Shareholders of the Camarillo, California-based company will get $6.35 a share, Switzerland’s ABB said in a statement today. Power-One shares surged as much as 59 percent to the equivalent of $6.34 in German trading today.
ABB is looking to tap a market forecast to grow by more than ten percent annually, driven by a need for affordable energy and declining costs of producing solar power. The 7.7 times Ebitda that ABB is paying for Power-One is lower than the median multiple of 8.5 paid for alternate energy companies in the last three years, according to data compiled by Bloomberg.
ABB Chief Executive Officer Joe Hogan said there is some risk in buying Power-One amid a “tumultous market” for renewable energies like solar and wind power. He predicts the bet to pay off as the cost of producing solar energy is moving towards the price of purchasing power from the grid.
“If you wait in this industry until it’s very clear what it’s going to look like, you are not going to be paying the multiples that we are paying here today,” Hogan said on a conference call.
Power-One generated earnings before interest, taxes, depreciation and amortization of $120 million last year from sales of its inverters used in commercial and residential photovoltaic or PV systems, ABB said in a statement. The company will be integrated into ABB’s Discrete Automation and Motion unit which produces robots, motors and drives.
“We consider the acquisition of Power-One as a smart strategic move for ABB to broaden its solar product portfolio at the right time,” said Takis Spiliopoulos, an analyst at Bank Vontobel AG in Zurich. The purchase premium is acceptable given Power-One’s net cash position of $266 million, he said.
The boards of both ABB and Power-One approved the transaction.
In U.S. trading, Power-One had dropped 1.7 percent this year before today. ABB rose 1.2 percent to 20.16 francs as of 11:04 a.m. in Zurich, valuing the company at 46.7 billion francs ($50 billion).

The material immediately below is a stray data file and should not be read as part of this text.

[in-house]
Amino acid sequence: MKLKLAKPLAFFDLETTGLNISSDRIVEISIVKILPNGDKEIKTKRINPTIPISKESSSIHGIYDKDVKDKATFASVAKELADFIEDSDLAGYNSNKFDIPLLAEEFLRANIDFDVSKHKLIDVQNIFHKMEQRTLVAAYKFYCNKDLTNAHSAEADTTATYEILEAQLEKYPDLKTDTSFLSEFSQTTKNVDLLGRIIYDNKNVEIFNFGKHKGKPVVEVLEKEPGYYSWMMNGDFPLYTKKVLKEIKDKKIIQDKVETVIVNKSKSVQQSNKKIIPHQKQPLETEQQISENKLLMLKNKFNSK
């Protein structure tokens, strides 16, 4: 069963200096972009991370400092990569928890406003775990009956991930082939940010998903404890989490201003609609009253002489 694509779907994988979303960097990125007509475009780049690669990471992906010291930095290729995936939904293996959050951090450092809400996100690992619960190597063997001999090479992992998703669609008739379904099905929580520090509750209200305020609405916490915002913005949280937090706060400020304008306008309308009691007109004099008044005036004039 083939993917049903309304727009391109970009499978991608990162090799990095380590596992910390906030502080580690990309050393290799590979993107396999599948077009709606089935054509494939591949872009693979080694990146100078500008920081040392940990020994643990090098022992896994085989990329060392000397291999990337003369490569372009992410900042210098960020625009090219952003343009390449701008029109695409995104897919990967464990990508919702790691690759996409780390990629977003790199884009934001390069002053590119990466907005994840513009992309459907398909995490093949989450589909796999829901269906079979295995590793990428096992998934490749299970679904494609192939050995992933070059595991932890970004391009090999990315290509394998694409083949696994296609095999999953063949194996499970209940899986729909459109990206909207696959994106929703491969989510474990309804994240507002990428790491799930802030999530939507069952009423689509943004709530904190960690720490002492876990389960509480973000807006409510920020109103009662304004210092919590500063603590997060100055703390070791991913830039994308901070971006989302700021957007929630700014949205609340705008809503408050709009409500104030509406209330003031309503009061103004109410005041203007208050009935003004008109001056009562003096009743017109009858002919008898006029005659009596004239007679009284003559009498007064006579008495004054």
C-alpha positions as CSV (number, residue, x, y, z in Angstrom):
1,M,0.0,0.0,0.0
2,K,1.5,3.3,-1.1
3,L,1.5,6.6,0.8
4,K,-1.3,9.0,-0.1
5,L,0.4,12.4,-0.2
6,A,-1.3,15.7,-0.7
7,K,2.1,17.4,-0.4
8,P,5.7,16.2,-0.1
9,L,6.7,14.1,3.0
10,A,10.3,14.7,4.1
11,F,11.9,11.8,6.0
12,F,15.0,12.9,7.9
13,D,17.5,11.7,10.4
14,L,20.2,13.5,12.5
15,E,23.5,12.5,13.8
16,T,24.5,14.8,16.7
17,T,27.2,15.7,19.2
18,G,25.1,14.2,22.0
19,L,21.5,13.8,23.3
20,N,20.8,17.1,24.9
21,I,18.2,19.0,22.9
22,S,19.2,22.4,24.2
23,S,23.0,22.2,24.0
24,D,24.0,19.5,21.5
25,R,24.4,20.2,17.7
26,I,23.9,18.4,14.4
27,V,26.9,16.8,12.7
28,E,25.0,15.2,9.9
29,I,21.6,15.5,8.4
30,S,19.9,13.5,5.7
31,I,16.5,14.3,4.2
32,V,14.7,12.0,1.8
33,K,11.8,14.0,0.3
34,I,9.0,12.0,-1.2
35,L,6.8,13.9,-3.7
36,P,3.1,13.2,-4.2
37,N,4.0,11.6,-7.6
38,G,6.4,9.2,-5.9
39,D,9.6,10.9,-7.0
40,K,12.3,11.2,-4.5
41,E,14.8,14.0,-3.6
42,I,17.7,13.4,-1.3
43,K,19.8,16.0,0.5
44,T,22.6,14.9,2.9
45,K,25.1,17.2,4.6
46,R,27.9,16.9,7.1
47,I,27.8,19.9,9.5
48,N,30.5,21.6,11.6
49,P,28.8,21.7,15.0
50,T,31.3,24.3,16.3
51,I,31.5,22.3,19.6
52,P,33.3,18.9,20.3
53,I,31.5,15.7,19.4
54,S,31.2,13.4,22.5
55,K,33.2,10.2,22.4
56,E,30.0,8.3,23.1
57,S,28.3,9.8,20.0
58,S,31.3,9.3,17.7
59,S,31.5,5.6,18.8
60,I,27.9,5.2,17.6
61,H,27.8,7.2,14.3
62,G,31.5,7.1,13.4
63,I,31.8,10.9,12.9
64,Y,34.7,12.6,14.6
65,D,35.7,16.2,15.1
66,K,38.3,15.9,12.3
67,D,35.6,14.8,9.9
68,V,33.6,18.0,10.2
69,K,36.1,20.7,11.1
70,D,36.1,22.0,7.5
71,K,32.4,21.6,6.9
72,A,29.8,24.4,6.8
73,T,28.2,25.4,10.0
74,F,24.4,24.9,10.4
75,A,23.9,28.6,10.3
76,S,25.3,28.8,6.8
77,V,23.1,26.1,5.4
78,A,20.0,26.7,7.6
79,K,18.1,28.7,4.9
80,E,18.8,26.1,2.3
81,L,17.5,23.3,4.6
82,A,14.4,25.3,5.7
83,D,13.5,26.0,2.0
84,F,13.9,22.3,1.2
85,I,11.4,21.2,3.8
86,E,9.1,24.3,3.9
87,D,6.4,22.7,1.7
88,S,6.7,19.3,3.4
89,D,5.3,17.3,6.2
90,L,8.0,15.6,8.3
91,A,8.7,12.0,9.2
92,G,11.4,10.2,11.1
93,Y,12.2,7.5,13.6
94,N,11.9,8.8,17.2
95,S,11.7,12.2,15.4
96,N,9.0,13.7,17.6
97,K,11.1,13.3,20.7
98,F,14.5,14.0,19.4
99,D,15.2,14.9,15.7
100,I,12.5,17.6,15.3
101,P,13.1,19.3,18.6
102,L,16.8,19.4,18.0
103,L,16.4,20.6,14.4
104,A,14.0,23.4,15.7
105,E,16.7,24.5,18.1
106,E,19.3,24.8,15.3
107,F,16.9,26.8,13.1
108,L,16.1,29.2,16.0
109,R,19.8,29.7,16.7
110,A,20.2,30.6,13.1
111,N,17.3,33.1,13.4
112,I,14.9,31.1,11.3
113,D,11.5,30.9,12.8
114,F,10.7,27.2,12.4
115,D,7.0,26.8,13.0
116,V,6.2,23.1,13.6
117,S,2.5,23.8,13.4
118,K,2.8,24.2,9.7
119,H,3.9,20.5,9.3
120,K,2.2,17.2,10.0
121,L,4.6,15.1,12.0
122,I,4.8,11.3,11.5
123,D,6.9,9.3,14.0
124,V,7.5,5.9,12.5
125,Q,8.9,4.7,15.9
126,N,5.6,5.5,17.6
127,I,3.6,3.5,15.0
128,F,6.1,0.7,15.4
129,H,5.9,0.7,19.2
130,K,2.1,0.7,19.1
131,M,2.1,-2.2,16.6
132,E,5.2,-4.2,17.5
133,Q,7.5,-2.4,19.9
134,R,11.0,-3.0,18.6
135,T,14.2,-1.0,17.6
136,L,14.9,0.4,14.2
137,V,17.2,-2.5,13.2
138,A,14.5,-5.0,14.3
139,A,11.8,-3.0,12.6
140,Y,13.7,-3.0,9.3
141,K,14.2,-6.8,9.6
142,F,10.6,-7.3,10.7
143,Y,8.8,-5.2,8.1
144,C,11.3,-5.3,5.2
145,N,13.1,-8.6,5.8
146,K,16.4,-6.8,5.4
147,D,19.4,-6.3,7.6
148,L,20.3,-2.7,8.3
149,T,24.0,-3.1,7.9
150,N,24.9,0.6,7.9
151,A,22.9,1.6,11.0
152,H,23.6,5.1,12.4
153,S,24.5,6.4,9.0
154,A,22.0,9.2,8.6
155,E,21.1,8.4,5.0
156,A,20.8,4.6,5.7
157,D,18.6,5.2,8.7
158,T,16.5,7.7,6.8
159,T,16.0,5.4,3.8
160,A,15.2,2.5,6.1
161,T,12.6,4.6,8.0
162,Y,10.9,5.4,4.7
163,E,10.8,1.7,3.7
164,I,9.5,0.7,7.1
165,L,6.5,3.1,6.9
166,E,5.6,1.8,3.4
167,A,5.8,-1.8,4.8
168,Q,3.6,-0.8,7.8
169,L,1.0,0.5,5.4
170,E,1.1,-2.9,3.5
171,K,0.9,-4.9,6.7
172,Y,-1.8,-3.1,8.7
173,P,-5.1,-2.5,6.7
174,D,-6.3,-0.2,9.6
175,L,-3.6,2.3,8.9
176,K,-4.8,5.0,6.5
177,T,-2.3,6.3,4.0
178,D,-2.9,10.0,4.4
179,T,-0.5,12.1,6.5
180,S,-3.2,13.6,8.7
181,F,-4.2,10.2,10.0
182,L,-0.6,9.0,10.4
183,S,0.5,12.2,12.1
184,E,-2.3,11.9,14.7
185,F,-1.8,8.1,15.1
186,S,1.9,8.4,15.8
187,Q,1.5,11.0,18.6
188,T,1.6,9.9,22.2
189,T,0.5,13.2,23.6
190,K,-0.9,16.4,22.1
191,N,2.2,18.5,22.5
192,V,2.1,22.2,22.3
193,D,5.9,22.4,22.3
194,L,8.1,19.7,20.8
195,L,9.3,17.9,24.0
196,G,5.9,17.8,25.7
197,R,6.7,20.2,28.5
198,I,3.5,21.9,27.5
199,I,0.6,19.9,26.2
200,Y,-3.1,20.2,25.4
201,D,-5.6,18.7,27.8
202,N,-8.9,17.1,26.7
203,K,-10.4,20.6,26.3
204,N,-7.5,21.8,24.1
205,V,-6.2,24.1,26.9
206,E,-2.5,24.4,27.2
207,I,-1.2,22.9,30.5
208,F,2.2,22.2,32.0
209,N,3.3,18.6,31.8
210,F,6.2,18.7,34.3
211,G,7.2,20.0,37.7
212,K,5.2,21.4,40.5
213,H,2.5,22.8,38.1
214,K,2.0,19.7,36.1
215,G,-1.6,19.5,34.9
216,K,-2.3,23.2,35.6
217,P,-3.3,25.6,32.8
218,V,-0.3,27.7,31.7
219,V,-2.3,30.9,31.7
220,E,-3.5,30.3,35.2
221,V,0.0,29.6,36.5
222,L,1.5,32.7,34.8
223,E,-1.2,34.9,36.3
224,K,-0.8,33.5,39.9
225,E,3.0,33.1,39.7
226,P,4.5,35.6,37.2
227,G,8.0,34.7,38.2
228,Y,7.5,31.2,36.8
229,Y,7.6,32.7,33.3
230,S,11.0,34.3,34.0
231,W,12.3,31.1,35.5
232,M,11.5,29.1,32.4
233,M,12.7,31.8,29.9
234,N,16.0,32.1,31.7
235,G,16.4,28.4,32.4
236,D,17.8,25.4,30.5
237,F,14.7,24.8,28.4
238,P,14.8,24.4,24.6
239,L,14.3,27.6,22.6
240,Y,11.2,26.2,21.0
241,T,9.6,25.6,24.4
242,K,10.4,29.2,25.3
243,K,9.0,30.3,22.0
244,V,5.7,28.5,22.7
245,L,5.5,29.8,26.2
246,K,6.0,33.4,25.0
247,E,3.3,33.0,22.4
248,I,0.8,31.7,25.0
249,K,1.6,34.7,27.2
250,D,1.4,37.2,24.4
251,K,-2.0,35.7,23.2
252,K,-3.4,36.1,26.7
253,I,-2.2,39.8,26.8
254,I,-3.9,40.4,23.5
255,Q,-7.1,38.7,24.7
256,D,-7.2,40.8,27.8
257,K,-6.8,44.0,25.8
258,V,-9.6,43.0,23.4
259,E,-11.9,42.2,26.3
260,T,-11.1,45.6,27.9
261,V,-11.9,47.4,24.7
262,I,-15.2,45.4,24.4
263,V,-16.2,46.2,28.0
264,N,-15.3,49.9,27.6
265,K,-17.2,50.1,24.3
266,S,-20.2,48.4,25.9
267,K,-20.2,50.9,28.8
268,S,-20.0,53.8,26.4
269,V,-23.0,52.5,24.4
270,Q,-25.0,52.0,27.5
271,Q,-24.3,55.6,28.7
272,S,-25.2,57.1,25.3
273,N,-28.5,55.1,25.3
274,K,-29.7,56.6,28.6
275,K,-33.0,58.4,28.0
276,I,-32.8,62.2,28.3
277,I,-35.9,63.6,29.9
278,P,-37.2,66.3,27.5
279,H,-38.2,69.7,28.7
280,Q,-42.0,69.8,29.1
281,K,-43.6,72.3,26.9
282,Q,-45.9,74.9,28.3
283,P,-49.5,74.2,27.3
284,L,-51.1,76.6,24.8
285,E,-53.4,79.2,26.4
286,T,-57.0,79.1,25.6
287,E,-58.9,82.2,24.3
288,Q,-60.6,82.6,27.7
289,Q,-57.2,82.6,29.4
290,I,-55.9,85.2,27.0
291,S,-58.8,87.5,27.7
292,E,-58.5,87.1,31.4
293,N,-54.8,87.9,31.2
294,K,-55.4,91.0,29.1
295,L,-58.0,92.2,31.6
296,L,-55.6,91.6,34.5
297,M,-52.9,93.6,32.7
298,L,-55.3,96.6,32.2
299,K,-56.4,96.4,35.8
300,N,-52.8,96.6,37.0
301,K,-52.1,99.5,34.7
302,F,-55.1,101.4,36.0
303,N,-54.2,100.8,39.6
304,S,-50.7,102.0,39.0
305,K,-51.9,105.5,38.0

Power-One’s inverters this year began operation at a solar power plant installed in the Atacama desert for the Chilean fruit exporter Subsole, which was seeking to escape high energy prices supplied from the nation’s conventional grid.
Power-One is the latest bite-sized acquisition by Hogan as he looks to bring new technology to the Swiss company’s portfolio. Solar inverters convert the direct current generated by solar panels into the alternative current needed to run appliances on power grids.
Hogan did not rule out more deals which would build on ABB’s position in solar.
“I can’t say if it’s the last one we will do. You won’t see us ever do a solar panel deal,” he said on the conference call, adding that ABB wouldn’t consider buying into machinery used to maker solar panels as it’s not an area of expertise.
The purchase also contrasts with a retreat from the solar- equipment market by competitor Siemens AG. The Munich-based company is selling its solar-energy unit, expanded by the takeovers of Archimede Solar Energy and Solel Solar Systems, after deteriorating prices for photovoltaic equipment.
ABB is structuring the transaction as a merger and the Zurich-based company has the backing of investment funds affiliated with Silver Lake Sumeru, it said. Credit Suisse Group AG advised ABB, with Cleary Gottlieb Steen & Hamilton LLP providing legal help. Goldman Sachs Group Inc. advised Power- One, along with legal firm Gibson, Dunn & Crutcher LLP.